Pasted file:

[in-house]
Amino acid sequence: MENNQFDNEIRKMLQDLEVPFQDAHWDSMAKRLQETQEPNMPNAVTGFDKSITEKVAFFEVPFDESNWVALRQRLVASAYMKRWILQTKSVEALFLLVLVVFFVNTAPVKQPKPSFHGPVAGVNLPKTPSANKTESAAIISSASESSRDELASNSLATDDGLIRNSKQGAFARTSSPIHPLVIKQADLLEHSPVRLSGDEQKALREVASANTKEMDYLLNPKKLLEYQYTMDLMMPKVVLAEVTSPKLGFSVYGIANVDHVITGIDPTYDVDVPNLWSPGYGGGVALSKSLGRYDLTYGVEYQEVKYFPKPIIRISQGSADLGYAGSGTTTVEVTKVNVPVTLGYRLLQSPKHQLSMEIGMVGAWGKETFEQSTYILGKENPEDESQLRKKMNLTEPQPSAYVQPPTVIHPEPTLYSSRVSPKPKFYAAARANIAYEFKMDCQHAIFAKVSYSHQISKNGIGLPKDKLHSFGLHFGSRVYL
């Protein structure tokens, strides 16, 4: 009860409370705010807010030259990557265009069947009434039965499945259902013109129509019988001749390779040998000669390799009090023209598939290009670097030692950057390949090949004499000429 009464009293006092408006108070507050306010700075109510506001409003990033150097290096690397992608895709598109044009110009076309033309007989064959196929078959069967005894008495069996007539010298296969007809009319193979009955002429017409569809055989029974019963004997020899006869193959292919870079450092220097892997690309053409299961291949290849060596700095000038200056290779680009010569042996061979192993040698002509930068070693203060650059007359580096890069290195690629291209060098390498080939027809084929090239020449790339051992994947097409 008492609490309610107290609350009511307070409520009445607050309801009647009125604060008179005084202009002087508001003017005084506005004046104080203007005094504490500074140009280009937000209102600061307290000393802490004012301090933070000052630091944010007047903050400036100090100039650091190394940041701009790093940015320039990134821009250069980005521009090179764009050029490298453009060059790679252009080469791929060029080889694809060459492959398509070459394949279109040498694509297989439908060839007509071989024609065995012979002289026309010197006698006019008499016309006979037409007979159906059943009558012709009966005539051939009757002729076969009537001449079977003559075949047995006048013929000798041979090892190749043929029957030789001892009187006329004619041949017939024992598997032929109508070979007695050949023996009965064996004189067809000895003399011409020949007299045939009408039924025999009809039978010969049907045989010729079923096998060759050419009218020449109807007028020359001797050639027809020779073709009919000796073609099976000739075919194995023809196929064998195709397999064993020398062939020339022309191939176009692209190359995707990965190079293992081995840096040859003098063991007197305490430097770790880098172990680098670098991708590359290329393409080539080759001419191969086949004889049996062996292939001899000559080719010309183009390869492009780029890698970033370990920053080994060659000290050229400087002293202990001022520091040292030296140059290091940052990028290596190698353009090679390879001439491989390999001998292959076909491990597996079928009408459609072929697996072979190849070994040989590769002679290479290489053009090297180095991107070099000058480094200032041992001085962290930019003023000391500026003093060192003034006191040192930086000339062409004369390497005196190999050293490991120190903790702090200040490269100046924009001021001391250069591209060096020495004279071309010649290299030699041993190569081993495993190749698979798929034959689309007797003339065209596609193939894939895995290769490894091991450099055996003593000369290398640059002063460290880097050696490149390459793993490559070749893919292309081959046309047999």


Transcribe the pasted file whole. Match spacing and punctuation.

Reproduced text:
[in-house]
Amino acid sequence: MENNQFDNEIRKMLQDLEVPFQDAHWDSMAKRLQETQEPNMPNAVTGFDKSITEKVAFFEVPFDESNWVALRQRLVASAYMKRWILQTKSVEALFLLVLVVFFVNTAPVKQPKPSFHGPVAGVNLPKTPSANKTESAAIISSASESSRDELASNSLATDDGLIRNSKQGAFARTSSPIHPLVIKQADLLEHSPVRLSGDEQKALREVASANTKEMDYLLNPKKLLEYQYTMDLMMPKVVLAEVTSPKLGFSVYGIANVDHVITGIDPTYDVDVPNLWSPGYGGGVALSKSLGRYDLTYGVEYQEVKYFPKPIIRISQGSADLGYAGSGTTTVEVTKVNVPVTLGYRLLQSPKHQLSMEIGMVGAWGKETFEQSTYILGKENPEDESQLRKKMNLTEPQPSAYVQPPTVIHPEPTLYSSRVSPKPKFYAAARANIAYEFKMDCQHAIFAKVSYSHQISKNGIGLPKDKLHSFGLHFGSRVYL
């Protein structure tokens, strides 16, 4: 009860409370705010807010030259990557265009069947009434039965499945259902013109129509019988001749390779040998000669390799009090023209598939290009670097030692950057390949090949004499000429 009464009293006092408006108070507050306010700075109510506001409003990033150097290096690397992608895709598109044009110009076309033309007989064959196929078959069967005894008495069996007539010298296969007809009319193979009955002429017409569809055989029974019963004997020899006869193959292919870079450092220097892997690309053409299961291949290849060596700095000038200056290779680009010569042996061979192993040698002509930068070693203060650059007359580096890069290195690629291209060098390498080939027809084929090239020449790339051992994947097409 008492609490309610107290609350009511307070409520009445607050309801009647009125604060008179005084202009002087508001003017005084506005004046104080203007005094504490500074140009280009937000209102600061307290000393802490004012301090933070000052630091944010007047903050400036100090100039650091190394940041701009790093940015320039990134821009250069980005521009090179764009050029490298453009060059790679252009080469791929060029080889694809060459492959398509070459394949279109040498694509297989439908060839007509071989024609065995012979002289026309010197006698006019008499016309006979037409007979159906059943009558012709009966005539051939009757002729076969009537001449079977003559075949047995006048013929000798041979090892190749043929029957030789001892009187006329004619041949017939024992598997032929109508070979007695050949023996009965064996004189067809000895003399011409020949007299045939009408039924025999009809039978010969049907045989010729079923096998060759050419009218020449109807007028020359001797050639027809020779073709009919000796073609099976000739075919194995023809196929064998195709397999064993020398062939020339022309191939176009692209190359995707990965190079293992081995840096040859003098063991007197305490430097770790880098172990680098670098991708590359290329393409080539080759001419191969086949004889049996062996292939001899000559080719010309183009390869492009780029890698970033370990920053080994060659000290050229400087002293202990001022520091040292030296140059290091940052990028290596190698353009090679390879001439491989390999001998292959076909491990597996079928009408459609072929697996072979190849070994040989590769002679290479290489053009090297180095991107070099000058480094200032041992001085962290930019003023000391500026003093060192003034006191040192930086000339062409004369390497005196190999050293490991120190903790702090200040490269100046924009001021001391250069591209060096020495004279071309010649290299030699041993190569081993495993190749698979798929034959689309007797003339065209596609193939894939895995290769490894091991450099055996003593000369290398640059002063460290880097050696490149390459793993490559070749893919292309081959046309047999």